In writing about Havanese care, inevitably thoughts of Havanese owners turn to the thoughts of little paws pattering along the floor. Resist this temptation unless you are blessed with incredibly healthy, friendly dogs that meet the breed standard and a really big pocketbook. Although Havanese information suggests that because of their rarity, Havanese pups will be assured of a home, this is not always the case. Profit should never be a motive in Havanese breeding.
There are a lot of puppy mills out there still, sadly, and even Havanese are in such mills. These puppy mills supply pet stores. Never sell your pups to pet stores, as this supports puppy mills. Puppy mill Havanese puppies are usually very unhealthy, which puts a bad name on all Havanese breeders. It is your responsibility to provide Mom, Dad and pups with the best vet care possible AND to offer a warranty on your pups.
Get Mom to your vet and carefully follow his or her advice. You can great free Havanese information on care of Mom on websites, chat rooms and dog-related forums. There are also library books on all breeds about breeding and giving birth that will apply to Havanese. Gestation lasts for about 63 days. It is normal for a bitch to run a low fever 48 hours or less before the big event. Usually, Havanese are very good at giving birth and caring for their pups all by themselves.
Warning signs you need to look out for include a bad smell from the bitch, extreme disorientation, red and hard breasts, going off the food, straining unproductively for over four hours without a pup in sight. If you don’t know who Dad was, the pups might be bigger than Mom’s birth canal. All Havanese information says they do very well under Cesarean section. The pups should nurse within an hour of being born.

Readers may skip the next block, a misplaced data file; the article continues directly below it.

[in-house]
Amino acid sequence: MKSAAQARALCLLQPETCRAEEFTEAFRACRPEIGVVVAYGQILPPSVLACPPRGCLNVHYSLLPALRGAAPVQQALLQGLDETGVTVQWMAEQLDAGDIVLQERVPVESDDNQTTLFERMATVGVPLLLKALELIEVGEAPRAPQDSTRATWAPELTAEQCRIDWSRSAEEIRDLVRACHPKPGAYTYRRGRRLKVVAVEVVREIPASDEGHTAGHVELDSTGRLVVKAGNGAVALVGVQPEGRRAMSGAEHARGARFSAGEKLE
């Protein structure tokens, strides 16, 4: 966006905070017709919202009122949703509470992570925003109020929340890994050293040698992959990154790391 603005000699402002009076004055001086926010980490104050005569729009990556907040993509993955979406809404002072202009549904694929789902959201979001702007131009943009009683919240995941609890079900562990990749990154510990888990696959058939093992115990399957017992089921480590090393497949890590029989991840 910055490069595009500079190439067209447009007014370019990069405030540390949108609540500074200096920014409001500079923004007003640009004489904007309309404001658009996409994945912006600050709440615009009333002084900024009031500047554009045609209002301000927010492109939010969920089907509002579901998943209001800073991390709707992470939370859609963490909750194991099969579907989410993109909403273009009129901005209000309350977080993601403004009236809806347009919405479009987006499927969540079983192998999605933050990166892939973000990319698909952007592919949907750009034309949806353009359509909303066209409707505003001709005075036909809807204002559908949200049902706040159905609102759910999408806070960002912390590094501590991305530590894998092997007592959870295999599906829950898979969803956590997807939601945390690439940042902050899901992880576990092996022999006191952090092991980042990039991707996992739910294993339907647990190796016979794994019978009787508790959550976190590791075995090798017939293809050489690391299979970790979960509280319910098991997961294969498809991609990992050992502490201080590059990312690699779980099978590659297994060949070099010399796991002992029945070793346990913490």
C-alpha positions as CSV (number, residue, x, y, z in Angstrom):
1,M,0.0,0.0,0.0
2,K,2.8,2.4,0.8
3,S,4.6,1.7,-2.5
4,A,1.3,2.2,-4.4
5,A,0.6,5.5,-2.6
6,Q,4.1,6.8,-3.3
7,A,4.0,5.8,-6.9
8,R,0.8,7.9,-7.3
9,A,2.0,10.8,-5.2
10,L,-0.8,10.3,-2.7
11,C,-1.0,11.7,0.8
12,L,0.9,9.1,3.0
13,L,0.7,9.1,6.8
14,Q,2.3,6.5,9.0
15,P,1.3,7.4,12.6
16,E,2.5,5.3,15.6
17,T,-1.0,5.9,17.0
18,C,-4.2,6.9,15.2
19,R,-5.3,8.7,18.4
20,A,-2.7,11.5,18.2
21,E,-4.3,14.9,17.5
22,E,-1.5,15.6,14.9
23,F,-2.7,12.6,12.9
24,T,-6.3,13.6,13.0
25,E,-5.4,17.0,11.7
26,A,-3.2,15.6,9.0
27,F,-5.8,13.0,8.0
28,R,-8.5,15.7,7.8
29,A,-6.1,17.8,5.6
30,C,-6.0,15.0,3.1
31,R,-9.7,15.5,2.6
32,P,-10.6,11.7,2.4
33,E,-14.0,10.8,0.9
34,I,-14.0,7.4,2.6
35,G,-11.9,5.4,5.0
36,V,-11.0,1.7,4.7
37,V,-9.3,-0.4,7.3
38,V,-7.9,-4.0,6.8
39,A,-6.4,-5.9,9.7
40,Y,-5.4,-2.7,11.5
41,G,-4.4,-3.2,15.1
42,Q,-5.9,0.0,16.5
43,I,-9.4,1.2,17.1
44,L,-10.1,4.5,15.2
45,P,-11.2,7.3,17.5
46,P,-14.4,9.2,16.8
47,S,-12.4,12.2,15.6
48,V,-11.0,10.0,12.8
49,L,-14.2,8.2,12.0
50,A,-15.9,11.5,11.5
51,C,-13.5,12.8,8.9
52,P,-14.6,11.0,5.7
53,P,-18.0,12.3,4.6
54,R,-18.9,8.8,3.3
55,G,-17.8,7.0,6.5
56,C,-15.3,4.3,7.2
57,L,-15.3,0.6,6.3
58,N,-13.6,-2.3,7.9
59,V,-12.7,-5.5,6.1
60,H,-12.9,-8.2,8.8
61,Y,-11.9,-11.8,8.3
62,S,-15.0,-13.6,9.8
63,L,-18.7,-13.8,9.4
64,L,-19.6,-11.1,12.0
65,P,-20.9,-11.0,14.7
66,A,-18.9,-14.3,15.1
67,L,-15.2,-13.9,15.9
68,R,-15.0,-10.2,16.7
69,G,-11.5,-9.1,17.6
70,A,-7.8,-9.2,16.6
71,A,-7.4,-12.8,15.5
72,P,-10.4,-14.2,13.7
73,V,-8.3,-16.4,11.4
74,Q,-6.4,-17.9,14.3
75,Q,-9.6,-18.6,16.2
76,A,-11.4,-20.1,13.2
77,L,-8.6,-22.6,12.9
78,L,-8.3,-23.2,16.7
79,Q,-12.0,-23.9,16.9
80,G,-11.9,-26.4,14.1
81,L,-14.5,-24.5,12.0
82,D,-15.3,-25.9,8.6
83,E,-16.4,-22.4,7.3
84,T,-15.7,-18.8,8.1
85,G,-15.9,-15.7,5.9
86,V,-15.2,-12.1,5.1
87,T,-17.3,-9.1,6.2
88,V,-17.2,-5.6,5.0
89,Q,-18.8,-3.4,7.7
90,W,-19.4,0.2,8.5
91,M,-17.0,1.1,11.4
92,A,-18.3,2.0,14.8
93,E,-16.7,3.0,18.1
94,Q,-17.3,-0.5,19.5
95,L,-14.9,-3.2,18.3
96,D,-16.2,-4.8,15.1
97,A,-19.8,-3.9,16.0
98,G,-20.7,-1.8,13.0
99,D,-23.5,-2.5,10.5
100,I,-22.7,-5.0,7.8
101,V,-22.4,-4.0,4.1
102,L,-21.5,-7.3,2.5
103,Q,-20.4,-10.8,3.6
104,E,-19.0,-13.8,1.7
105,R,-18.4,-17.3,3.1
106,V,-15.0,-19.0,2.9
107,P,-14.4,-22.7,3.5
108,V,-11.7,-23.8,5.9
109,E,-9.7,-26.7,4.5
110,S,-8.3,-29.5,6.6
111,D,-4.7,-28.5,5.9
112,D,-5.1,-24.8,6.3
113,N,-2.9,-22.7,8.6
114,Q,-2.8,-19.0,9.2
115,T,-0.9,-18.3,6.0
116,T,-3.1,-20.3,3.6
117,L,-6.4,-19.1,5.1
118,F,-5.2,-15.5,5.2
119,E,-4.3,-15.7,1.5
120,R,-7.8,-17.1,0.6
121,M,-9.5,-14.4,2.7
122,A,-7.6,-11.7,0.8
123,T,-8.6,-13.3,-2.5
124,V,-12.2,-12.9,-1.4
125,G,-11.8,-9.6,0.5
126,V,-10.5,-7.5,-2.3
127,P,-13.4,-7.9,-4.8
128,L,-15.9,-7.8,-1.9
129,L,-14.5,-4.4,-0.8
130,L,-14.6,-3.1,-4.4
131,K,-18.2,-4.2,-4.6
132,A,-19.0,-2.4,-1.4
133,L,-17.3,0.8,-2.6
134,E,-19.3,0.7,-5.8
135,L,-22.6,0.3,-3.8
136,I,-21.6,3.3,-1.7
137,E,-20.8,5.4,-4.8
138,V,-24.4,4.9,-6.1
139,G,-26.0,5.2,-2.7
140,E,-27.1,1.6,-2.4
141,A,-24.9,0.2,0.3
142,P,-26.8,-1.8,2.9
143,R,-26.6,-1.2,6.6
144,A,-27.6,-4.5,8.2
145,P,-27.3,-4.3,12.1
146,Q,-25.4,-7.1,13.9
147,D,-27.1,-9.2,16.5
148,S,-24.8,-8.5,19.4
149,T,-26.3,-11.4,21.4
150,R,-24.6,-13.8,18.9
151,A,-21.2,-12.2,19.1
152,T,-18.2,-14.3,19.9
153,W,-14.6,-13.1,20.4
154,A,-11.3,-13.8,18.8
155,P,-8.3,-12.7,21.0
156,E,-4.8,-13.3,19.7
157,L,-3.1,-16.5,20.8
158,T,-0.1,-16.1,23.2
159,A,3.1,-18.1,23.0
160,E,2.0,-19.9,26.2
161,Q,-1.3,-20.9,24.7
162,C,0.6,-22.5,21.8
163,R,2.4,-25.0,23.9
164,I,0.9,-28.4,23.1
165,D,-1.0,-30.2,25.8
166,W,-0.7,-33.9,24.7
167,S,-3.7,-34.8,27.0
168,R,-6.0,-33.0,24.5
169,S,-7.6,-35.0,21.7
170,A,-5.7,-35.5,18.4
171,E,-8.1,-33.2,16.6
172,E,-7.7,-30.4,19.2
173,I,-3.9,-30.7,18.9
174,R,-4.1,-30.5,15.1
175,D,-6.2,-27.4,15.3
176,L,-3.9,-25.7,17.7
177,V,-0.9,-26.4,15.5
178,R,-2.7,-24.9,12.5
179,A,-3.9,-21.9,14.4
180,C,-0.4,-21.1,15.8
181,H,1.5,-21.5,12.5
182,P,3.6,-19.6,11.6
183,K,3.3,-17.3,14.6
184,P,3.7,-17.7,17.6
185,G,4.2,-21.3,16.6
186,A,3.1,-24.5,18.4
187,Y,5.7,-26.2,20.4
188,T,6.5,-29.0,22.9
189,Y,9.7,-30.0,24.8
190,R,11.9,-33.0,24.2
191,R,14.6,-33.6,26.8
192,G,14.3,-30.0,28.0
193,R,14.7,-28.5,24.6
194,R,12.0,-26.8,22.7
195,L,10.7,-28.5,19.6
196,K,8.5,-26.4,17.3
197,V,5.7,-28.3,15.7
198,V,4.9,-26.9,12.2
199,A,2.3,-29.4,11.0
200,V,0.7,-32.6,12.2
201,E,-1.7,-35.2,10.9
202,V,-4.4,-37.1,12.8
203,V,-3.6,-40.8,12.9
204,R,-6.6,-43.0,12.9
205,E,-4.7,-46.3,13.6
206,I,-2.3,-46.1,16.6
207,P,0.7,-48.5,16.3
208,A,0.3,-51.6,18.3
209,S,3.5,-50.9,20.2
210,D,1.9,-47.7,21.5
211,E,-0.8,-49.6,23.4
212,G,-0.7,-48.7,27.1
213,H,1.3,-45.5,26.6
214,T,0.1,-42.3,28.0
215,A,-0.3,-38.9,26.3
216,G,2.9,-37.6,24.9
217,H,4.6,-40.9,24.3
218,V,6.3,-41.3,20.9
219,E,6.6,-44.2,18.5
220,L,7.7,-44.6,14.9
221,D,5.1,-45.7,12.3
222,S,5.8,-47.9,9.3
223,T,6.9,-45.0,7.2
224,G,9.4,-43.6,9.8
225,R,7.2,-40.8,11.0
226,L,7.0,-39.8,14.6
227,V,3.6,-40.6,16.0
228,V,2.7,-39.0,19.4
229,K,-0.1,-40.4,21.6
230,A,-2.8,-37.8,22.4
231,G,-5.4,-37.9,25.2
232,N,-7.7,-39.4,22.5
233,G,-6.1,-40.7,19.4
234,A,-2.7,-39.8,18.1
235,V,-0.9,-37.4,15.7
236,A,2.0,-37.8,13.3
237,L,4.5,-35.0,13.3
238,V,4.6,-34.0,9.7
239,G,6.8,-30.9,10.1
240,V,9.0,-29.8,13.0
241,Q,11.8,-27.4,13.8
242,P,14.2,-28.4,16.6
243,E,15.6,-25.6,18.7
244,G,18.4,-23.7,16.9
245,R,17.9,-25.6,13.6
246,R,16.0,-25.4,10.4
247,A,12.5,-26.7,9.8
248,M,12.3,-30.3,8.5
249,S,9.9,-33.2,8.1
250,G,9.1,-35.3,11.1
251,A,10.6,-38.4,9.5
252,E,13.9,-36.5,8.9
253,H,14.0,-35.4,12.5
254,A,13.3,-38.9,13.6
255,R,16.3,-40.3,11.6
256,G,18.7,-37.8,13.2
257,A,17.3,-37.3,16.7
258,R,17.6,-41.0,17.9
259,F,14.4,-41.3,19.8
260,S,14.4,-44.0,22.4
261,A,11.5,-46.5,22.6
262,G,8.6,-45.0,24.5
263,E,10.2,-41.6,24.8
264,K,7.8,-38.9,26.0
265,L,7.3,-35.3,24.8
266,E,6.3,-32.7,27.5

Giving birth and raising the puppies to eight weeks of age is the easy part of Havanese breeding. That will go by really fast. The puppies will need to go to the vet when the vet recommends. They need tests and their first shots before they can be sold. Now comes the hard part – getting the pups to their new homes. Hopefully, you have a waiting list by now, but advertisements on dog web sites should gather interested buyers.
You need to vet your pup’s owners just as much as the pups needed vetting. Do they know what they are getting into? Do they need any extra Havanese information? Have they a vet that can give them a character reference? Responsible Havanese breeders have a clause in the contract that if the buyer has to give up the puppy for any reason, even when the dog has grown up, you will take the grown pup back.
The article was written to share a vast amount of experience relating to small dog breeds, including Havanese care and breeding. This author is currently working on a book about small dogs, including a section covering Havanese information